The pope emphasizes that it is through work that resources are discovered, transformed, and placed at the service of the human community. Every human endeavor requires work. Whatever a person's role within an organization, that role requires both human energy and creativity to make something happen or to make something new. Human energy and creativity are evidenced in both simple and profound tasks. For example, they can be seen in tasty, attractive meals; in clean, inviting corridors; or in the latest laser technology.

Work is one of the most significant ways in which persons express themselves, realize their human potential, and grow as persons. Because work is so preeminently human, the pope strongly asserts that the person as producer and creator warrants more respect and attention than his or her product. Thus the meaning and value of work must be kept in proper perspective; to do otherwise is to risk demeaning employees by treating them merely as the means to fulfill a production quota.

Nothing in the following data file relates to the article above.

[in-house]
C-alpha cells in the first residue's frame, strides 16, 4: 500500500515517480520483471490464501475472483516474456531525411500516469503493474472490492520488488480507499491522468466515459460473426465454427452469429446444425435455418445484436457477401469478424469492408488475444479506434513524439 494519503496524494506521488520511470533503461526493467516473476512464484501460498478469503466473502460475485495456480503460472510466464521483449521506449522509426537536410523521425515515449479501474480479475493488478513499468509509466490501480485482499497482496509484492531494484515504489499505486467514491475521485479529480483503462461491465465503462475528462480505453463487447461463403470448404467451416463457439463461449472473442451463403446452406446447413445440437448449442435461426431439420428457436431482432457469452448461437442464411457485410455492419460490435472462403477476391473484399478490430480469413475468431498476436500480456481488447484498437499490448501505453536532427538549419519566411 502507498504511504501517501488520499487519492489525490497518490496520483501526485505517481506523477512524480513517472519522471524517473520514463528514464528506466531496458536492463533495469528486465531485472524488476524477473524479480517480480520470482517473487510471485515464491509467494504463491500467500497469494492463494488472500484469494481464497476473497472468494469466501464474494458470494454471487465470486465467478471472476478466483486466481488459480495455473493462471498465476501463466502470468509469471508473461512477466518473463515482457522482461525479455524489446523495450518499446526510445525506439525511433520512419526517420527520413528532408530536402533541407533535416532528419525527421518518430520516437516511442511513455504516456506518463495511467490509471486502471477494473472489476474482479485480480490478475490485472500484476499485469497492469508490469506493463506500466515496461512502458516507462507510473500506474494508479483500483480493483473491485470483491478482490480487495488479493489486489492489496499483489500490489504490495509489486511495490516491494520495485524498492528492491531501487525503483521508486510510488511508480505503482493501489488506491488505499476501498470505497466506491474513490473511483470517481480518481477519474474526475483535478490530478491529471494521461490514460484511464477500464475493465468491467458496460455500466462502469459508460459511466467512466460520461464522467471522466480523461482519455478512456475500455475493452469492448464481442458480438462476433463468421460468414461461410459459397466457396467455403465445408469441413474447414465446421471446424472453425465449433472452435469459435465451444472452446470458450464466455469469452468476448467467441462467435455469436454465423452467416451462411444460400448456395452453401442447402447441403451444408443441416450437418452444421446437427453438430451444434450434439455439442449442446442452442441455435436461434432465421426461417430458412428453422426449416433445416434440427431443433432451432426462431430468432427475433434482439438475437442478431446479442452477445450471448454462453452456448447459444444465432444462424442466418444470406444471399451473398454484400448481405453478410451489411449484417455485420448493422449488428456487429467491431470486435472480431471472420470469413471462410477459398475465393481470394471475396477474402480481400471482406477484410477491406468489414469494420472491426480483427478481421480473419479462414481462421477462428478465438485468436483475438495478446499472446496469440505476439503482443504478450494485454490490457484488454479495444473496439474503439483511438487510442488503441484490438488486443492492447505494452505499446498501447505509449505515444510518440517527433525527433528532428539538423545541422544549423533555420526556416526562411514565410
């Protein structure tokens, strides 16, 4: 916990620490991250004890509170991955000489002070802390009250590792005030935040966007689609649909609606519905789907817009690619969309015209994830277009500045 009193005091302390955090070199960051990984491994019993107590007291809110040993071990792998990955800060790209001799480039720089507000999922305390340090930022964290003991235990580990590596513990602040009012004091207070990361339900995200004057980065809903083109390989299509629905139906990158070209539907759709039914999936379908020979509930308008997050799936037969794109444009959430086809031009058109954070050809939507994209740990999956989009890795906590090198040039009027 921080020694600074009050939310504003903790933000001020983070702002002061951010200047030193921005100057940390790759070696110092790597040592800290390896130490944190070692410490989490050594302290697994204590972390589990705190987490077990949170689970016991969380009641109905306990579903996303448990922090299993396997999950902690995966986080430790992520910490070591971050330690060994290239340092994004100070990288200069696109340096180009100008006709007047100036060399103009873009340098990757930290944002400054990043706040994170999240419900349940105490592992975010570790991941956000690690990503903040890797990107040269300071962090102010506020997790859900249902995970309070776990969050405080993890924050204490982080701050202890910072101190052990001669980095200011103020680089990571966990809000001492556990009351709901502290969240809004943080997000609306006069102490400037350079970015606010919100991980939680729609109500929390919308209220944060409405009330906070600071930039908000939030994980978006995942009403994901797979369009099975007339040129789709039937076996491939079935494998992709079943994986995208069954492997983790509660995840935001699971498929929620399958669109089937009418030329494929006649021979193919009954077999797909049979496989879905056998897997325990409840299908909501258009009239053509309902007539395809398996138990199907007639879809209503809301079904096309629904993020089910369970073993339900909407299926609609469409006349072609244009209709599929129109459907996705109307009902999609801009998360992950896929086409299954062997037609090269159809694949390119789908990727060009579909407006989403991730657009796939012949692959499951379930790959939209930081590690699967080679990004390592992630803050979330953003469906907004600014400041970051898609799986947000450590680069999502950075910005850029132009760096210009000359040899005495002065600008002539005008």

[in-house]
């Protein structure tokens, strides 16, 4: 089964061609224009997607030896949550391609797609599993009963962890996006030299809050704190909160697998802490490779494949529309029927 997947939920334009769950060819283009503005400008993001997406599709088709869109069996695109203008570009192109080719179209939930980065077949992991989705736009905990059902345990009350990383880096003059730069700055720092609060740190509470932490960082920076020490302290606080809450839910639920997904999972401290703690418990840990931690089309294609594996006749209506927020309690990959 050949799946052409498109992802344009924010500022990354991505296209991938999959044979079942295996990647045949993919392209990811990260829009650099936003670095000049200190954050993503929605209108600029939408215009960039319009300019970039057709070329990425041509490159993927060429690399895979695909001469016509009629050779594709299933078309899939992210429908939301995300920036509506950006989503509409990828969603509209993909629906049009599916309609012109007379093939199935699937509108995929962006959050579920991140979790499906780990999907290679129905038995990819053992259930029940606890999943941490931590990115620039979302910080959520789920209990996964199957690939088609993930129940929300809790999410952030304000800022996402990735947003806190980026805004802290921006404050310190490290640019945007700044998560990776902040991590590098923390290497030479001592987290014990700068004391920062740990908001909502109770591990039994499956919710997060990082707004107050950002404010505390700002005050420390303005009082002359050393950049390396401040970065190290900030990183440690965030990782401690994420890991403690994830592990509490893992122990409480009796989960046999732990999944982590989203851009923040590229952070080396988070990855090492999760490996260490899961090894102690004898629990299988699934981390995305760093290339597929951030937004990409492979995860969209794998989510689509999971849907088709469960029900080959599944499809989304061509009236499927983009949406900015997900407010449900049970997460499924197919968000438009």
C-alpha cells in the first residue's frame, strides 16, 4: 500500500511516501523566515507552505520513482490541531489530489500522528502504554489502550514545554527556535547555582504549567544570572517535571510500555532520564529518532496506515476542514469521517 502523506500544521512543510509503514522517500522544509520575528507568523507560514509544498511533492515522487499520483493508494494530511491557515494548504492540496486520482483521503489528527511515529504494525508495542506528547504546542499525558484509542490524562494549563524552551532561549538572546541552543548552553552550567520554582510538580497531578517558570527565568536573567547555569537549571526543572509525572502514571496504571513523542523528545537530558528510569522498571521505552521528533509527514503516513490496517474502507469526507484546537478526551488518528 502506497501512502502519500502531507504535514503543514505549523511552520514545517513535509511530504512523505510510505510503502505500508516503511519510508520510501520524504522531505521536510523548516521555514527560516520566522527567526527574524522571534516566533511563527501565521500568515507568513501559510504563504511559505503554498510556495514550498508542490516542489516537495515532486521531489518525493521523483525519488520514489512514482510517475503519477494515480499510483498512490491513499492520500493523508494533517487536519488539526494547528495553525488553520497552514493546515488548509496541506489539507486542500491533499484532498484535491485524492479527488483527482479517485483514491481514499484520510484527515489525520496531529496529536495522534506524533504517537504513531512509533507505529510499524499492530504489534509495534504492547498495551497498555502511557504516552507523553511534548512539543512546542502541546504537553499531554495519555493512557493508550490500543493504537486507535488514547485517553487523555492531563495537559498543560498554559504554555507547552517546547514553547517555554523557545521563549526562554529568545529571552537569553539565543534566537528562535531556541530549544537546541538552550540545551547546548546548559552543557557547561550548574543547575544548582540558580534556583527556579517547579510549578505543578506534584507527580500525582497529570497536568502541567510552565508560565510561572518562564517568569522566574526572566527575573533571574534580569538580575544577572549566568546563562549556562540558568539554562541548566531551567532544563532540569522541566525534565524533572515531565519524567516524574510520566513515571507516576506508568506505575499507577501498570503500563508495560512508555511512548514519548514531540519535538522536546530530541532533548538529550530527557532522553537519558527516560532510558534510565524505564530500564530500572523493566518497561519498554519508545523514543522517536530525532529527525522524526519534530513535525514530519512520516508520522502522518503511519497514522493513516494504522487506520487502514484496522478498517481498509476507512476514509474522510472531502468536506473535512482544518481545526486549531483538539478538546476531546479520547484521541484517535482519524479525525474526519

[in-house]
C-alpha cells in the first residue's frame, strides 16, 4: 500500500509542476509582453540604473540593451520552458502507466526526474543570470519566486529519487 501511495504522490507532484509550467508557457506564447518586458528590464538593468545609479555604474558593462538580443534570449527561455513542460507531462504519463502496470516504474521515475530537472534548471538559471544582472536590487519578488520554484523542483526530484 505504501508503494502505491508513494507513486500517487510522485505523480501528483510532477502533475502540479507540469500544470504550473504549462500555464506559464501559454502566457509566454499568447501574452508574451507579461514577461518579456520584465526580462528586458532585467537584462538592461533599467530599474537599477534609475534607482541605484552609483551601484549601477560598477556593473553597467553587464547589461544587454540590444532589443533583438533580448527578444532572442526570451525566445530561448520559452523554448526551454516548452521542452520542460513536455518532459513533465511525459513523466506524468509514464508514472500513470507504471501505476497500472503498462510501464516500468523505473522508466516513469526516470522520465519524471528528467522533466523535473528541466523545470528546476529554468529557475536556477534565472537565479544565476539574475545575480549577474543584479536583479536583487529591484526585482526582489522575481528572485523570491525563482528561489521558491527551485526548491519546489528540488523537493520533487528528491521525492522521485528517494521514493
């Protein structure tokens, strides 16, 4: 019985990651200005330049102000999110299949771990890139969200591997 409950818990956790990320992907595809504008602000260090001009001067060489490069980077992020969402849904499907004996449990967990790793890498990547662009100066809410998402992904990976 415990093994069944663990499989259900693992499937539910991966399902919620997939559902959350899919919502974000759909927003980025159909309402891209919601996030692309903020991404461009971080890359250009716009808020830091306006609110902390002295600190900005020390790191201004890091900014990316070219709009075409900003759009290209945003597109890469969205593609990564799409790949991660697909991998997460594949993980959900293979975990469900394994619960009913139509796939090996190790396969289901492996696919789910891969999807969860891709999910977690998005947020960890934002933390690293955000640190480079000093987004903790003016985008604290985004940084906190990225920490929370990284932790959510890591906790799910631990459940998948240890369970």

Ideally, work also helps preserve and promote human dignity by enabling persons to fulfill their material needs, foster stable family life, and contribute to the well-being of society by contributing to the common good. The Church teaches that employment ensures access to food, clothing, shelter, medical care, and education. A basic level of security free of undue anxiety — provided through employment — may enable persons to attain spiritual well-being. Through work, persons may be able to fulfill their life's goals in accord with their God-given talents.